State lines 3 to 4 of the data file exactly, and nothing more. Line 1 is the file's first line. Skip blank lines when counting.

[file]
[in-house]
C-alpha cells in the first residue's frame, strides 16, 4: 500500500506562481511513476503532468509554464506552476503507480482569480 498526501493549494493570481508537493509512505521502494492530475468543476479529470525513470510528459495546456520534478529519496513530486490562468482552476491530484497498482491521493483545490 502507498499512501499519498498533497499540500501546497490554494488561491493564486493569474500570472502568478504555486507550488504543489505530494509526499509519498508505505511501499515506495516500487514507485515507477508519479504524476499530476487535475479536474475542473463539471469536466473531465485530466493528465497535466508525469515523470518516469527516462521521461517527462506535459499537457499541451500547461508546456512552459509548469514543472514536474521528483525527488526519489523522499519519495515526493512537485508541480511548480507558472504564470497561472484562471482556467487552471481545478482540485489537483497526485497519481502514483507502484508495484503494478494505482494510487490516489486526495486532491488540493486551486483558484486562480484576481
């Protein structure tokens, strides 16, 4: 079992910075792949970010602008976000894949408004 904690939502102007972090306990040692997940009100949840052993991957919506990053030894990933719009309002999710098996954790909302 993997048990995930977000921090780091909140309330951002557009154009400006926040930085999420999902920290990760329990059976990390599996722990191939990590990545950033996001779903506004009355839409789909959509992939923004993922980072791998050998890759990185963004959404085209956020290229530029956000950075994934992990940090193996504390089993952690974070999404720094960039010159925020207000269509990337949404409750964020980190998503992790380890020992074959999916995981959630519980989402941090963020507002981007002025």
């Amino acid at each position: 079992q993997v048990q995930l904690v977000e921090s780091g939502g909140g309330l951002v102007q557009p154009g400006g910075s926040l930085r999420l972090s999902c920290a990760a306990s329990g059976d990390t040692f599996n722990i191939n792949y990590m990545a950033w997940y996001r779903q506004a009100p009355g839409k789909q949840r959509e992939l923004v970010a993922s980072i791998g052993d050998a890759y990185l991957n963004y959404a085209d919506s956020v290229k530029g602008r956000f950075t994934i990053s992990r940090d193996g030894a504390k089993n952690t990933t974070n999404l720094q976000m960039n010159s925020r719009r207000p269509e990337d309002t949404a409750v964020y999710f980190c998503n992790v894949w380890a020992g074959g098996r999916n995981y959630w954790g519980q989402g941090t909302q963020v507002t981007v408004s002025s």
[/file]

């Protein structure tokens, strides 16, 4: 079992910075792949970010602008976000894949408004 904690939502102007972090306990040692997940009100949840052993991957919506990053030894990933719009309002999710098996954790909302 993997048990995930977000921090780091909140309330951002557009154009400006926040930085999420999902920290990760329990059976990390599996722990191939990590990545950033996001779903506004009355839409789909959509992939923004993922980072791998050998890759990185963004959404085209956020290229530029956000950075994934992990940090193996504390089993952690974070999404720094960039010159925020207000269509990337949404409750964020980190998503992790380890020992074959999916995981959630519980989402941090963020507002981007002025």
């Amino acid at each position: 079992q993997v048990q995930l904690v977000e921090s780091g939502g909140g309330l951002v102007q557009p154009g400006g910075s926040l930085r999420l972090s999902c920290a990760a306990s329990g059976d990390t040692f599996n722990i191939n792949y990590m990545a950033w997940y996001r779903q506004a009100p009355g839409k789909q949840r959509e992939l923004v970010a993922s980072i791998g052993d050998a890759y990185l991957n963004y959404a085209d919506s956020v290229k530029g602008r956000f950075t994934i990053s992990r940090d193996g030894a504390k089993n952690t990933t974070n999404l720094q976000m960039n010159s925020r719009r207000p269509e990337d309002t949404a409750v964020y999710f980190c998503n992790v894949w380890a020992g074959g098996r999916n995981y959630w954790g519980q989402g941090t909302q963020v507002t981007v408004s002025s």